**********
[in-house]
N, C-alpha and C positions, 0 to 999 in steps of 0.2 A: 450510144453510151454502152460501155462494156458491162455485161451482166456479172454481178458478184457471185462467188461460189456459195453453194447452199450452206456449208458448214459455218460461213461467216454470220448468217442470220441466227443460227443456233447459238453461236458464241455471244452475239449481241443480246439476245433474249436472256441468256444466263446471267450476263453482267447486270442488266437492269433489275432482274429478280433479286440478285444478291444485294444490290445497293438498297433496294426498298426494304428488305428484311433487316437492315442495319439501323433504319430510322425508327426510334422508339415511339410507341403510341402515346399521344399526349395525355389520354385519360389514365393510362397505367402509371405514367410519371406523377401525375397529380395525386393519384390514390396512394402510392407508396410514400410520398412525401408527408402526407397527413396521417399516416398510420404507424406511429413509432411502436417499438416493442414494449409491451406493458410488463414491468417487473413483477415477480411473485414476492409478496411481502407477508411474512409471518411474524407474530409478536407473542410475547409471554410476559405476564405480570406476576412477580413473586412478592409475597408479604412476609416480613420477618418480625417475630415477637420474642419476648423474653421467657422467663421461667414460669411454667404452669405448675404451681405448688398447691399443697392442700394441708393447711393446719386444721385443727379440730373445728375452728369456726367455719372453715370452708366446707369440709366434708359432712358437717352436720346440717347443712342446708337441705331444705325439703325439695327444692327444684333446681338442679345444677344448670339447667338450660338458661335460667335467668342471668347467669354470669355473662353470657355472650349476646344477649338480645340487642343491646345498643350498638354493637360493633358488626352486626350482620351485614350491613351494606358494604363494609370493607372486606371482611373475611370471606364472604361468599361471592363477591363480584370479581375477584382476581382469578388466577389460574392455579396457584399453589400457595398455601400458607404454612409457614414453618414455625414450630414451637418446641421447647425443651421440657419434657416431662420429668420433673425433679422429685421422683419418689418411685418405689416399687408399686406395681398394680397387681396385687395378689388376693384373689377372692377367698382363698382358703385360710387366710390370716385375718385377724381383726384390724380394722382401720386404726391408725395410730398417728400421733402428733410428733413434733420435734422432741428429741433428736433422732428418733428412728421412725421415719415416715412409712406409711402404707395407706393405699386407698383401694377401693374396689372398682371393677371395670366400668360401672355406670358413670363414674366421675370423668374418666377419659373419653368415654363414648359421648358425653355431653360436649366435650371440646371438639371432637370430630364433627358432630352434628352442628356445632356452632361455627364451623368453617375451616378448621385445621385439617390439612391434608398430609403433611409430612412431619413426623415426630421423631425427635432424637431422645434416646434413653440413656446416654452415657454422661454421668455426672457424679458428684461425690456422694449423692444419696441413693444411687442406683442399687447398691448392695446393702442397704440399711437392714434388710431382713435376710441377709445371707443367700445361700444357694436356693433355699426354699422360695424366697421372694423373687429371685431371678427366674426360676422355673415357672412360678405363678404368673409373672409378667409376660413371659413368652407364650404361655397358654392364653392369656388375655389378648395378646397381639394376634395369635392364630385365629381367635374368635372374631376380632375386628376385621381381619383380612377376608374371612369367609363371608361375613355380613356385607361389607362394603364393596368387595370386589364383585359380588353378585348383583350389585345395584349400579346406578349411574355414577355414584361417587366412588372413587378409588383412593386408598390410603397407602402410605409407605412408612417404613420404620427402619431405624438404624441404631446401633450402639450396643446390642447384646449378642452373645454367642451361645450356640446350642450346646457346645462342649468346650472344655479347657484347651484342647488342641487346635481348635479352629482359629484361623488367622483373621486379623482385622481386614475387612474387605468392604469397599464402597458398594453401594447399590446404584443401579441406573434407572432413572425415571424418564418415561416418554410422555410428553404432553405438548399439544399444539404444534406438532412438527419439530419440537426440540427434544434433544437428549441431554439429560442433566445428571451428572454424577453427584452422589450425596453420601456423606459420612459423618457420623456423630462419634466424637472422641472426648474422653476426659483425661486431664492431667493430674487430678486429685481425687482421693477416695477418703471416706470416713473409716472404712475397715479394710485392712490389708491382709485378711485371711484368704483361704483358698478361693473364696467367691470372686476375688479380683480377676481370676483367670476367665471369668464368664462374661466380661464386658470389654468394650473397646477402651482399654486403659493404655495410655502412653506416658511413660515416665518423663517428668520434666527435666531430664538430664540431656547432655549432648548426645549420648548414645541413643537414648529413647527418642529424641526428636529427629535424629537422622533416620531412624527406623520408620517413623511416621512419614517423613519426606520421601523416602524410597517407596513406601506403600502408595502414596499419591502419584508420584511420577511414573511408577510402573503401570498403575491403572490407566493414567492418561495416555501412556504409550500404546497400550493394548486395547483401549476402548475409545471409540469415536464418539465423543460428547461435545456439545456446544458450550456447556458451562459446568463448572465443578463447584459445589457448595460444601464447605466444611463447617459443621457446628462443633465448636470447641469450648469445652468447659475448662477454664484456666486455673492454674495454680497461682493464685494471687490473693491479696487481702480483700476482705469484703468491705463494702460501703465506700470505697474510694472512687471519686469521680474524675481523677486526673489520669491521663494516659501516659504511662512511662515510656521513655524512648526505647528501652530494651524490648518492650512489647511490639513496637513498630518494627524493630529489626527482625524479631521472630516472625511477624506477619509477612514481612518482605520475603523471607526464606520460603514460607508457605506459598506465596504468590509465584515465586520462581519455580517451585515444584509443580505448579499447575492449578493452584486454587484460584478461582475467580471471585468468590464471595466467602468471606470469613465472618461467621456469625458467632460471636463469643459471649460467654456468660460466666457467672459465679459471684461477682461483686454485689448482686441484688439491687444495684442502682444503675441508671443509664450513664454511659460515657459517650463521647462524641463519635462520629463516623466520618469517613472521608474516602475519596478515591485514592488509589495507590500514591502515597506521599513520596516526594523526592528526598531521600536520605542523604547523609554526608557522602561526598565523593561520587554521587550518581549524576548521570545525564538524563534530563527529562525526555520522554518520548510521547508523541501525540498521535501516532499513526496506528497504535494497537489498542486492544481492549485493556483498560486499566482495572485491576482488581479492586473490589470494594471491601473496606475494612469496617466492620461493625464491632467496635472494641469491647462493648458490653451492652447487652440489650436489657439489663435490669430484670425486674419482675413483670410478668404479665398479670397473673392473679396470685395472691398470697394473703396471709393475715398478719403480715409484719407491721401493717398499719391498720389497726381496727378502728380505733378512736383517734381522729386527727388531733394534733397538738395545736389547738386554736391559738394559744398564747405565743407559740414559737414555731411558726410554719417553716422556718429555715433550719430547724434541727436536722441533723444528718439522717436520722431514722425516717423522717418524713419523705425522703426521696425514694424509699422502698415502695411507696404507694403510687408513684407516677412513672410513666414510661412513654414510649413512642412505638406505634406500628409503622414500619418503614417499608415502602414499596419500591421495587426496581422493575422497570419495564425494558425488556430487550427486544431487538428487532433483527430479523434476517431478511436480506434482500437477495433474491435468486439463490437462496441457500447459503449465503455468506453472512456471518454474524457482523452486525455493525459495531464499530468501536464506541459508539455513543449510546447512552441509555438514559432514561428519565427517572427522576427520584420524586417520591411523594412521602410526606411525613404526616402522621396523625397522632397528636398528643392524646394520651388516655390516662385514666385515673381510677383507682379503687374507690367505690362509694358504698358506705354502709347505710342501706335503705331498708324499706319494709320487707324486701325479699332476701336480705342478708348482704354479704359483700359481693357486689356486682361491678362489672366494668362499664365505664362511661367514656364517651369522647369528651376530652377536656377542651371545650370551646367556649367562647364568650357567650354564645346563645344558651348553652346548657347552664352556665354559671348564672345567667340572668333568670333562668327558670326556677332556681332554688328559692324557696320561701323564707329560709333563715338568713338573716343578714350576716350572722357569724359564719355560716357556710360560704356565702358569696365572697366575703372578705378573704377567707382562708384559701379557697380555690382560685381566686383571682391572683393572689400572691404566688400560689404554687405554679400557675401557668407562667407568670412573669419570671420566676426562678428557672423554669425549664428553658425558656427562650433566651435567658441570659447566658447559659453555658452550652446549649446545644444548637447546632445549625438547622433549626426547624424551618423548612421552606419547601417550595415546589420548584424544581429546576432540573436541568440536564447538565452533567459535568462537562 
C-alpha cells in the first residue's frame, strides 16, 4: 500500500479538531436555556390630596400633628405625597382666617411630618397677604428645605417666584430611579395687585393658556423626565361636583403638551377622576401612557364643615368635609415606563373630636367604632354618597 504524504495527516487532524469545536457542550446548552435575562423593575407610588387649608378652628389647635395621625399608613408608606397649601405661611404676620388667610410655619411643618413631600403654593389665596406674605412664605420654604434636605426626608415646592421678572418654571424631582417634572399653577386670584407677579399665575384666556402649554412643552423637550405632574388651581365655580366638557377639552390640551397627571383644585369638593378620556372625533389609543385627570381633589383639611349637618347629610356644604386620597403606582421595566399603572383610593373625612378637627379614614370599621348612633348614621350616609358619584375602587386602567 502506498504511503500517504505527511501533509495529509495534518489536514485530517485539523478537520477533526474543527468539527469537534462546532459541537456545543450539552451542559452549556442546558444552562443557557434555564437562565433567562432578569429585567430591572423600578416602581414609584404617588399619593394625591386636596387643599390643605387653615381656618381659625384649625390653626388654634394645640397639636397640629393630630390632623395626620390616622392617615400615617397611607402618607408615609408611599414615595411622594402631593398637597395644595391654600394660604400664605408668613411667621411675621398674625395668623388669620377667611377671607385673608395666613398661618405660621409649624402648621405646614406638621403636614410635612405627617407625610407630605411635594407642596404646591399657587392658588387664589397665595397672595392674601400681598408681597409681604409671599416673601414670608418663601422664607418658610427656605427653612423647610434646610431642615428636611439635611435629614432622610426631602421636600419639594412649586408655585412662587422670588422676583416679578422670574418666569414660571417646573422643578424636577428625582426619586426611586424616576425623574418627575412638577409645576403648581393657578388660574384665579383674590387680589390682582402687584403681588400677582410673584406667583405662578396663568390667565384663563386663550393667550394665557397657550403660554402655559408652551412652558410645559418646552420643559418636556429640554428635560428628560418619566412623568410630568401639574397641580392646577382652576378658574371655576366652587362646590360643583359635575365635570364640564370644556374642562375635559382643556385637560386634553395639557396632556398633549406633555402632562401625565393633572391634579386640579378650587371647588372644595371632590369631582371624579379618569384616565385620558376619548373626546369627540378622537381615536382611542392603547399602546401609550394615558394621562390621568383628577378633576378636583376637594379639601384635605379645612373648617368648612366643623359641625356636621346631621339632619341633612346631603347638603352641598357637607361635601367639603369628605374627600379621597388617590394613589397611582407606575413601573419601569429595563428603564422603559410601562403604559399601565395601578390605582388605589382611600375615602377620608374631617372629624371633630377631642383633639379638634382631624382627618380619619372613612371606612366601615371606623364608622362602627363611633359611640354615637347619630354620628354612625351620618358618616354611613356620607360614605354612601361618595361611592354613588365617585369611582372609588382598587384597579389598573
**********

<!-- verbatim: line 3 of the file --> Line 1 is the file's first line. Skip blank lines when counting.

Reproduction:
C-alpha cells in the first residue's frame, strides 16, 4: 500500500479538531436555556390630596400633628405625597382666617411630618397677604428645605417666584430611579395687585393658556423626565361636583403638551377622576401612557364643615368635609415606563373630636367604632354618597 504524504495527516487532524469545536457542550446548552435575562423593575407610588387649608378652628389647635395621625399608613408608606397649601405661611404676620388667610410655619411643618413631600403654593389665596406674605412664605420654604434636605426626608415646592421678572418654571424631582417634572399653577386670584407677579399665575384666556402649554412643552423637550405632574388651581365655580366638557377639552390640551397627571383644585369638593378620556372625533389609543385627570381633589383639611349637618347629610356644604386620597403606582421595566399603572383610593373625612378637627379614614370599621348612633348614621350616609358619584375602587386602567 502506498504511503500517504505527511501533509495529509495534518489536514485530517485539523478537520477533526474543527468539527469537534462546532459541537456545543450539552451542559452549556442546558444552562443557557434555564437562565433567562432578569429585567430591572423600578416602581414609584404617588399619593394625591386636596387643599390643605387653615381656618381659625384649625390653626388654634394645640397639636397640629393630630390632623395626620390616622392617615400615617397611607402618607408615609408611599414615595411622594402631593398637597395644595391654600394660604400664605408668613411667621411675621398674625395668623388669620377667611377671607385673608395666613398661618405660621409649624402648621405646614406638621403636614410635612405627617407625610407630605411635594407642596404646591399657587392658588387664589397665595397672595392674601400681598408681597409681604409671599416673601414670608418663601422664607418658610427656605427653612423647610434646610431642615428636611439635611435629614432622610426631602421636600419639594412649586408655585412662587422670588422676583416679578422670574418666569414660571417646573422643578424636577428625582426619586426611586424616576425623574418627575412638577409645576403648581393657578388660574384665579383674590387680589390682582402687584403681588400677582410673584406667583405662578396663568390667565384663563386663550393667550394665557397657550403660554402655559408652551412652558410645559418646552420643559418636556429640554428635560428628560418619566412623568410630568401639574397641580392646577382652576378658574371655576366652587362646590360643583359635575365635570364640564370644556374642562375635559382643556385637560386634553395639557396632556398633549406633555402632562401625565393633572391634579386640579378650587371647588372644595371632590369631582371624579379618569384616565385620558376619548373626546369627540378622537381615536382611542392603547399602546401609550394615558394621562390621568383628577378633576378636583376637594379639601384635605379645612373648617368648612366643623359641625356636621346631621339632619341633612346631603347638603352641598357637607361635601367639603369628605374627600379621597388617590394613589397611582407606575413601573419601569429595563428603564422603559410601562403604559399601565395601578390605582388605589382611600375615602377620608374631617372629624371633630377631642383633639379638634382631624382627618380619619372613612371606612366601615371606623364608622362602627363611633359611640354615637347619630354620628354612625351620618358618616354611613356620607360614605354612601361618595361611592354613588365617585369611582372609588382598587384597579389598573